Natural beauty: ‘Live edge’ wood takes center stage at Hadley Mill Works

Nick Simmons, owner of Hadley Mill Works, at his business, where he sells live edge wood to professional and amateur carpenters, as well as artists. “They all come to me because they want to build stuff,” Simmons said. “The beauty is the natural wood.”

Nick Simmons, owner of Hadley Mill Works, at his business, where he sells live edge wood to professional and amateur carpenters, as well as artists. “They all come to me because they want to build stuff,” Simmons said. “The beauty is the natural wood.” STAFF PHOTOCAROL LOLLIS

Nick Simmons, owner of Hadley Mill Works, at his business where he sells  live edge pieces of wood to professional and amateur carpenters, as well as artists. “They all come to me because they want to build stuff,” Simmons said. “The beauty is the natural wood.”

Nick Simmons, owner of Hadley Mill Works, at his business where he sells live edge pieces of wood to professional and amateur carpenters, as well as artists. “They all come to me because they want to build stuff,” Simmons said. “The beauty is the natural wood.” STAFF PHOTO/CAROL LOLLIS

A piece of spalted maple, which refers to the dark contrasting lines in the wood, that is being sold by Nick Simmons at his business called Hadley Mill Works.

A piece of spalted maple, which refers to the dark contrasting lines in the wood, that is being sold by Nick Simmons at his business called Hadley Mill Works. STAFF PHOTO/CAROL LOLLIS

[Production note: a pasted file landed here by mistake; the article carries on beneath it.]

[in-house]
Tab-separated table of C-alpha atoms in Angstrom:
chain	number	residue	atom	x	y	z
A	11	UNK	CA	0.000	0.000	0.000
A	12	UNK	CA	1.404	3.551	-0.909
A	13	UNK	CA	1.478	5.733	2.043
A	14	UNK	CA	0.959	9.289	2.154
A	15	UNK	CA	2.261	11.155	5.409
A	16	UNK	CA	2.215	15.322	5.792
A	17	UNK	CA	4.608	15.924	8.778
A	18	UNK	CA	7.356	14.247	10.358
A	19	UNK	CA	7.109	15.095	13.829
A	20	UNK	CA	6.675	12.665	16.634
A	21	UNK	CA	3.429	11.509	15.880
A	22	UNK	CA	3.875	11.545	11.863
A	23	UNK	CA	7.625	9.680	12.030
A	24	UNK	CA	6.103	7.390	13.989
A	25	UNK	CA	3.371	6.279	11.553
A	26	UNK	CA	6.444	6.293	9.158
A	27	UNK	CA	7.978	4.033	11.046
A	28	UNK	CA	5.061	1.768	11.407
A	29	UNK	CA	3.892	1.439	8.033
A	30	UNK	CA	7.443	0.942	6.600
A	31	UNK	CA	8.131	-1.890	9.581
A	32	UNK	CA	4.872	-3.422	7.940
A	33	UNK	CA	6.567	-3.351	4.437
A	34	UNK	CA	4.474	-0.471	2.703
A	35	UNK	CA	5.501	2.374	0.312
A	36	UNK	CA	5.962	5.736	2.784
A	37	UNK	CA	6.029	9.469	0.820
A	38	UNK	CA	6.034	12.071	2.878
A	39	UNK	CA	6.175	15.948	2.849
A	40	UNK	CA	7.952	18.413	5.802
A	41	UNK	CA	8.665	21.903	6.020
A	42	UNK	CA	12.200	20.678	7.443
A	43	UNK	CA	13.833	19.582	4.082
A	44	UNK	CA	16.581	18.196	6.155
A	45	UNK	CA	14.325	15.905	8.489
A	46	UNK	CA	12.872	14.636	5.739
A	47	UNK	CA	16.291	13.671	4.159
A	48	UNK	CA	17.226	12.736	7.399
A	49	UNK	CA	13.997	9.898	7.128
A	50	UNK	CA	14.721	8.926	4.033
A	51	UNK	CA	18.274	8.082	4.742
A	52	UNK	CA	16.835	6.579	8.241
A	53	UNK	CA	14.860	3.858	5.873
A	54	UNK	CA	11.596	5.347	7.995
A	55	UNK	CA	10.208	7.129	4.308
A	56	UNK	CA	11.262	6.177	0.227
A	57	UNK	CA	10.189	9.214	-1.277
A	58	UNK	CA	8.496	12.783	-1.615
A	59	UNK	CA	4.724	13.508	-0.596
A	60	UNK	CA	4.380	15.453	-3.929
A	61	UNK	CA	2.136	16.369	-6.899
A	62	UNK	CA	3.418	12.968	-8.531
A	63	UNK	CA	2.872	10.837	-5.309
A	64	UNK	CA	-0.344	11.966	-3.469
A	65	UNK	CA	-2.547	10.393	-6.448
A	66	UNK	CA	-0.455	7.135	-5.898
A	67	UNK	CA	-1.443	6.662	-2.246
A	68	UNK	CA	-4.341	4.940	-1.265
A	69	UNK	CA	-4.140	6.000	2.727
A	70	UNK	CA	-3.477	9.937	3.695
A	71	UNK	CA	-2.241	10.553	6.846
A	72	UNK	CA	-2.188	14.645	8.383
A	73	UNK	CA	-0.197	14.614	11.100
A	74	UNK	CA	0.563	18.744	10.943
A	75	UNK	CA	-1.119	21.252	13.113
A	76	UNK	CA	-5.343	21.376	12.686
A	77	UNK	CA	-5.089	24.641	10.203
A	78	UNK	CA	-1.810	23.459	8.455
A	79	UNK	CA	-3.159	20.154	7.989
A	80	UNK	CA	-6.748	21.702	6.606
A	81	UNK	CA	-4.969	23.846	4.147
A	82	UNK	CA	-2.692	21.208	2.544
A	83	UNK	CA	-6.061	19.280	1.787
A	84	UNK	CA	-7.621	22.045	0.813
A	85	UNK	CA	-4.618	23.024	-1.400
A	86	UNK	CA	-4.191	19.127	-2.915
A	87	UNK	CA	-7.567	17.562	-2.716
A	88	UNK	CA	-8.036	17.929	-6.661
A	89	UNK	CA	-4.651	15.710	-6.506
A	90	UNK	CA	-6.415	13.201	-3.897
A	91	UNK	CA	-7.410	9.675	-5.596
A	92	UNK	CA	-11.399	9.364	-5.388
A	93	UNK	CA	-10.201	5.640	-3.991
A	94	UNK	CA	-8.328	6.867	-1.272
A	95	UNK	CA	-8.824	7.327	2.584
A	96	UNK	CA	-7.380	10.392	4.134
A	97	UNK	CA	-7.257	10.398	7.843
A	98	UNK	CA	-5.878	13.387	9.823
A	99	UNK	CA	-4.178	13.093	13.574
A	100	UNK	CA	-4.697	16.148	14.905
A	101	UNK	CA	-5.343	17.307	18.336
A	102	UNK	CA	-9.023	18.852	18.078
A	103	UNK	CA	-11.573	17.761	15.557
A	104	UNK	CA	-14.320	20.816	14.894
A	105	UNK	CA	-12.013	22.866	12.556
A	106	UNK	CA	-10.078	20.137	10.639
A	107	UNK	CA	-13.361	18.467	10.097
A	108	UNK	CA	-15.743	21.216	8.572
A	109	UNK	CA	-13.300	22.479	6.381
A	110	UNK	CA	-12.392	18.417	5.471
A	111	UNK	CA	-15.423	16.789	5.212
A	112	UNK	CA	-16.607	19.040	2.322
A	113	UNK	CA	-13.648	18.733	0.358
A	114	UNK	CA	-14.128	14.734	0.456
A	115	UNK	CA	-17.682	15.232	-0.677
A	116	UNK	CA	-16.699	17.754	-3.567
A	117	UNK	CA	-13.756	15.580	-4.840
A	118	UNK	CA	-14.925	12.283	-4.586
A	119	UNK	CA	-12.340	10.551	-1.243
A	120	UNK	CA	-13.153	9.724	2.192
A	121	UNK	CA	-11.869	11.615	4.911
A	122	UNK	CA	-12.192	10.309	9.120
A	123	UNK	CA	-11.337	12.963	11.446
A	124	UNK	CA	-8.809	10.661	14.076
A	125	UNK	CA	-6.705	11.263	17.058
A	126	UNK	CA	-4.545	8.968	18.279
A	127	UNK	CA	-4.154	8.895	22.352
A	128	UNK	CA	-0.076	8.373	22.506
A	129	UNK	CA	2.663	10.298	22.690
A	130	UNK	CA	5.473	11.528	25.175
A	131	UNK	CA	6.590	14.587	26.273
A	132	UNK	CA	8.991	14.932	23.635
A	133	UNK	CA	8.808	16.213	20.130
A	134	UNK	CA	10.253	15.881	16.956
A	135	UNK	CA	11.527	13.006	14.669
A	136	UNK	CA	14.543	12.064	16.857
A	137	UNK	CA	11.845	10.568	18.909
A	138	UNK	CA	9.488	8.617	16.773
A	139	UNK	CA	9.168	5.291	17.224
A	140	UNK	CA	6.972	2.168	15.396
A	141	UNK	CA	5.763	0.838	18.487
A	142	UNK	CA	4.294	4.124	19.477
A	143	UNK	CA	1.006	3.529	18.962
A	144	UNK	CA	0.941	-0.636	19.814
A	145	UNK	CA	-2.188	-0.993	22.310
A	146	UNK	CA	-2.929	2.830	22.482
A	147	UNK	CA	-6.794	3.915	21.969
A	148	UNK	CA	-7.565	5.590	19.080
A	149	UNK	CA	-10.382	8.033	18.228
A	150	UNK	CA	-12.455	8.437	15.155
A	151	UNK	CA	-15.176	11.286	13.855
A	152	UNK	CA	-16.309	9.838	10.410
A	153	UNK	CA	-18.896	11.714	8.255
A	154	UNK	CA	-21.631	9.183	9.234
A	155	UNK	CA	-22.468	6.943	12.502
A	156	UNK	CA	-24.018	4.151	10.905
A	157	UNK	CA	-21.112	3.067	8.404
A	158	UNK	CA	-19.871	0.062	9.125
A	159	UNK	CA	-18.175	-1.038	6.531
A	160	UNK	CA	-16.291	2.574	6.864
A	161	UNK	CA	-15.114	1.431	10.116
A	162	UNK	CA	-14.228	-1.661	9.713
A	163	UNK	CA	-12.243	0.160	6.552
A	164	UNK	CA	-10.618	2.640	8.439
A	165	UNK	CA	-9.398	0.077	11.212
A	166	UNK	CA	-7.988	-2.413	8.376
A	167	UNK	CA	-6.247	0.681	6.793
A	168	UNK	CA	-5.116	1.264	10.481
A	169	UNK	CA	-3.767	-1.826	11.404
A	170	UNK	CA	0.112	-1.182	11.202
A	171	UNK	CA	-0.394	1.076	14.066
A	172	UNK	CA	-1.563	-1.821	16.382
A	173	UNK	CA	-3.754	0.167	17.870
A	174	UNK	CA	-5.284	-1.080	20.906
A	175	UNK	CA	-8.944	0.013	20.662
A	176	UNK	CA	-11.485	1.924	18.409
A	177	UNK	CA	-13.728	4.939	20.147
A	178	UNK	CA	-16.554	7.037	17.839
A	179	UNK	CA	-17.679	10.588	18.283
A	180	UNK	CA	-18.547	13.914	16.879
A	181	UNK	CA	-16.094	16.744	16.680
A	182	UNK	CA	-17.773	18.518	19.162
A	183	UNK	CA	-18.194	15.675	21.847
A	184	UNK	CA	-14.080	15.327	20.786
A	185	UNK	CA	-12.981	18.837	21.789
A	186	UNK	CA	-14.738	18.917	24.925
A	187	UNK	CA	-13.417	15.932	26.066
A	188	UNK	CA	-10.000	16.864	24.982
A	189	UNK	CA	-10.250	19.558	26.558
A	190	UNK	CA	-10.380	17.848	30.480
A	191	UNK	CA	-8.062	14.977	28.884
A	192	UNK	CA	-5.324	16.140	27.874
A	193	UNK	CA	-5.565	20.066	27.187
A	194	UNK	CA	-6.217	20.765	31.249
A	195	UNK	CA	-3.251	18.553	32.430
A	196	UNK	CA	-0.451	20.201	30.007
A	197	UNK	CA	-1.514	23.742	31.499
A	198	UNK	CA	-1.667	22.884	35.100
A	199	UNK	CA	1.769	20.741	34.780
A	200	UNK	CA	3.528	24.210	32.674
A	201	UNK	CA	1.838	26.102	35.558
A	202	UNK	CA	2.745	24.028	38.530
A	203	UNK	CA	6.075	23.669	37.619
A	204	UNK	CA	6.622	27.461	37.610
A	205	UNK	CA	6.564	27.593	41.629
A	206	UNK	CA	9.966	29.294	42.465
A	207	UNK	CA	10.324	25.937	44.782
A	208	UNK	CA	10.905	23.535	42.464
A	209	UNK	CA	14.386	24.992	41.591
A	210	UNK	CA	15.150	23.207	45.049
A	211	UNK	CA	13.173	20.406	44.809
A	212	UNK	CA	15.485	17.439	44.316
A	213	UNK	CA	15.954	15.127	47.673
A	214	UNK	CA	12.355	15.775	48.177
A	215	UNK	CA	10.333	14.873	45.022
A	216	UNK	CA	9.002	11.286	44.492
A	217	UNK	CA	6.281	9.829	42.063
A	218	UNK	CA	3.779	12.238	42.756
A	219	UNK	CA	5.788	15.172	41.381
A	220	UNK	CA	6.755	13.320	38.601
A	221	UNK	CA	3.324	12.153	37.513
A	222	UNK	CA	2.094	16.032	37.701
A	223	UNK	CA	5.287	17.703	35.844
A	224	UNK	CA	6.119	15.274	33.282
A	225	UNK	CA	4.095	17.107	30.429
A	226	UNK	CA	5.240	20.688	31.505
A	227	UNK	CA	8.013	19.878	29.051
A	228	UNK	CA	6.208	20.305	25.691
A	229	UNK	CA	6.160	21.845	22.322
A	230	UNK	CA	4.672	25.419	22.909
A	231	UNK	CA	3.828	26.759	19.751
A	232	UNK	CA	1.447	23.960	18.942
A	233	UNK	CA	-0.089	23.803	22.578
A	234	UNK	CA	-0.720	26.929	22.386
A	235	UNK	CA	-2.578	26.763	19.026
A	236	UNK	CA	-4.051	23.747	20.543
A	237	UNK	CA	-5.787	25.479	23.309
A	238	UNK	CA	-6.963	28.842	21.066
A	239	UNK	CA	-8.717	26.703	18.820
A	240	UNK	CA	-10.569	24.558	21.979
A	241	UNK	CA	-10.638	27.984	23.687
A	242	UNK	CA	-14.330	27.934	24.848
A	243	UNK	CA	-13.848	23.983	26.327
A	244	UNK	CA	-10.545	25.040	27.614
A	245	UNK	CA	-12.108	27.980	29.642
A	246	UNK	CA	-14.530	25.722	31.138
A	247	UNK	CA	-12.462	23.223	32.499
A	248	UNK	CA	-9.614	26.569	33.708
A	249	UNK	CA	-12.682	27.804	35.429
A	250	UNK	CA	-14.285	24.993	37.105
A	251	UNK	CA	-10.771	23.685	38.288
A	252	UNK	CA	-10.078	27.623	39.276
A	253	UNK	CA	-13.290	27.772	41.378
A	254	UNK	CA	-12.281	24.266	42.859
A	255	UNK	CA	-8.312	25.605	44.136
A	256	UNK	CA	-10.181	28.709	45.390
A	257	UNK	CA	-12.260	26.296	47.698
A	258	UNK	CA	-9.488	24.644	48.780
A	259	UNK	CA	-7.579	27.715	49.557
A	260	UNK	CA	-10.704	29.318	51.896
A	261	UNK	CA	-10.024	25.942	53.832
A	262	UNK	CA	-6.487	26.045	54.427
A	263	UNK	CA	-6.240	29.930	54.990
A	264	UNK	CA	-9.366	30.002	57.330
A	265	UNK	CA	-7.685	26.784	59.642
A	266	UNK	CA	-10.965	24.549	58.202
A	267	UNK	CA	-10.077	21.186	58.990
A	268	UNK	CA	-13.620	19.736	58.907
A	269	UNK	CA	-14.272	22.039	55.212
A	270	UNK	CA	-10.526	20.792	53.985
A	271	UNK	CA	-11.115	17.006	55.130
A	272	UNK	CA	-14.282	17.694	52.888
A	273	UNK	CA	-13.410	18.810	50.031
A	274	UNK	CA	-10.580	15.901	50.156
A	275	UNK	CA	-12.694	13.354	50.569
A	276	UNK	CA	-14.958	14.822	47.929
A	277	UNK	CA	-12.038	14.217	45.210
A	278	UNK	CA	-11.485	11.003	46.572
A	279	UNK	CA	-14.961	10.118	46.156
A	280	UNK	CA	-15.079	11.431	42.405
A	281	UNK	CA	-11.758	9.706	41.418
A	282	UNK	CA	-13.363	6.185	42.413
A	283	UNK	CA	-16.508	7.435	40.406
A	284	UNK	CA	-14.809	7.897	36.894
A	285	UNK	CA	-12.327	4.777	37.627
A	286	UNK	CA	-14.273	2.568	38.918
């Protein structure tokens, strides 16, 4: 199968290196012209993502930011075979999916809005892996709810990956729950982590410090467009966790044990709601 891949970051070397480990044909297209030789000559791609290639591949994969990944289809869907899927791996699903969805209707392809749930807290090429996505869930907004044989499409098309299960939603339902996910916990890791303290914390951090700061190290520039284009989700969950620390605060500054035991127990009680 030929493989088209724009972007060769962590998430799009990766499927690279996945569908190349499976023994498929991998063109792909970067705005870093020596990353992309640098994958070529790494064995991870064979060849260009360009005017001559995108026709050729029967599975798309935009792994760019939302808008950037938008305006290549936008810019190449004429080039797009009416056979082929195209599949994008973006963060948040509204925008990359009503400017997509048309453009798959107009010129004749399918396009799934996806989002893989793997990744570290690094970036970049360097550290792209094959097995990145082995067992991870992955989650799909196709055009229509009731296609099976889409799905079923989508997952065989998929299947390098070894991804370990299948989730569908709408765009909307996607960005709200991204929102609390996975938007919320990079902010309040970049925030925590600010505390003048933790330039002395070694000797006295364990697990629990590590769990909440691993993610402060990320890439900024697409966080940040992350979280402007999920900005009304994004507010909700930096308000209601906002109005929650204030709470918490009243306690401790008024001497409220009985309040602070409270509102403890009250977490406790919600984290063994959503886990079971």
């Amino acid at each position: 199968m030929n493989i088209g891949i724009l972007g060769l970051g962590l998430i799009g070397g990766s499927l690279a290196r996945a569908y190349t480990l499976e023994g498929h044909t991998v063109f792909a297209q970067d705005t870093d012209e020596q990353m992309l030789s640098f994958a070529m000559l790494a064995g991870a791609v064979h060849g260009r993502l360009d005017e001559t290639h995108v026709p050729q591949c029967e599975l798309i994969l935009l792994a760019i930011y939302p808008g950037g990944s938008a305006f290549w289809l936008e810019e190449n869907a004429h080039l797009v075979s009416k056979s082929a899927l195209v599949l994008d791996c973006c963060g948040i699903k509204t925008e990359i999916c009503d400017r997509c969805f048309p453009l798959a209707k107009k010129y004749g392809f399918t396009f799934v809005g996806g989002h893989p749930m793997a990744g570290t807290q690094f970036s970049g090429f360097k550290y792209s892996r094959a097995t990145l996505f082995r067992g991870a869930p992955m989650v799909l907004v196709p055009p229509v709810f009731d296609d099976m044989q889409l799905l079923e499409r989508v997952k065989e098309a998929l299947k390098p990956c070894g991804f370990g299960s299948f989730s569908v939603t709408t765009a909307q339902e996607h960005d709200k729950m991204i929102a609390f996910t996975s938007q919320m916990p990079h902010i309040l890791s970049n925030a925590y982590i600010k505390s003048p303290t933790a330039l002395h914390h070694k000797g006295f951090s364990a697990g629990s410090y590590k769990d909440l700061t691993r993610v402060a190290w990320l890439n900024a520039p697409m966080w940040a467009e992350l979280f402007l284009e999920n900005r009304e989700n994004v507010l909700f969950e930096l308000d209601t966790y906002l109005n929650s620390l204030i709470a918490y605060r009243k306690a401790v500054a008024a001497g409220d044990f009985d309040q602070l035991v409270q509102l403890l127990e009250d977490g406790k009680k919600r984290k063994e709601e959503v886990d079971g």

Nick Simmons, owner of Hadley Mill Works, sells  live edge pieces of wood to professional and amateur carpenters, as well as artists.

Nick Simmons, owner of Hadley Mill Works, sells live edge pieces of wood to professional and amateur carpenters, as well as artists. STAFF PHOTOS/CAROL LOLLIS

By SCOTT MERZBACH

Staff Writer

Published: 12-09-2023 1:11 PM

HADLEY — Large slabs of wood from a variety of local tree species, with the edges left rough on each piece, are stacked on the concrete floors and line the walls of a Hadley showroom, likely to soon be fashioned into dining room tables, bar tops, fireplace mantles and coffee tables, or possibly charcuterie boards, clocks and wine racks.

Those who make appointments to drop by Hadley Mill Works’ building at 43 East St. are finding a resource that allows both professional and amateur carpenters, as well as artists, to find live edge wood for their projects.

“The vibe when people come here, the positive energy they bring, is addictive,” says Nick Simmons, a Hadley resident who runs the business. “Their eyes grow big.”

With a low barrier to entry into using the wood products, with some just buying a slab, sanding it and putting legs on it, and others doing significantly more sophisticated and time-consuming projects, Simmons said he gets excited by the potential.

“They all come to me because they want to build stuff,” Simmons said. “The beauty is the natural wood.”

It is the live edge that is unlike other wood from a conventional lumberyard.

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“Live edge has to do with the natural contours of the wood on the outside of the piece,” Simmons said. “Making stuff from live edge is an art form.”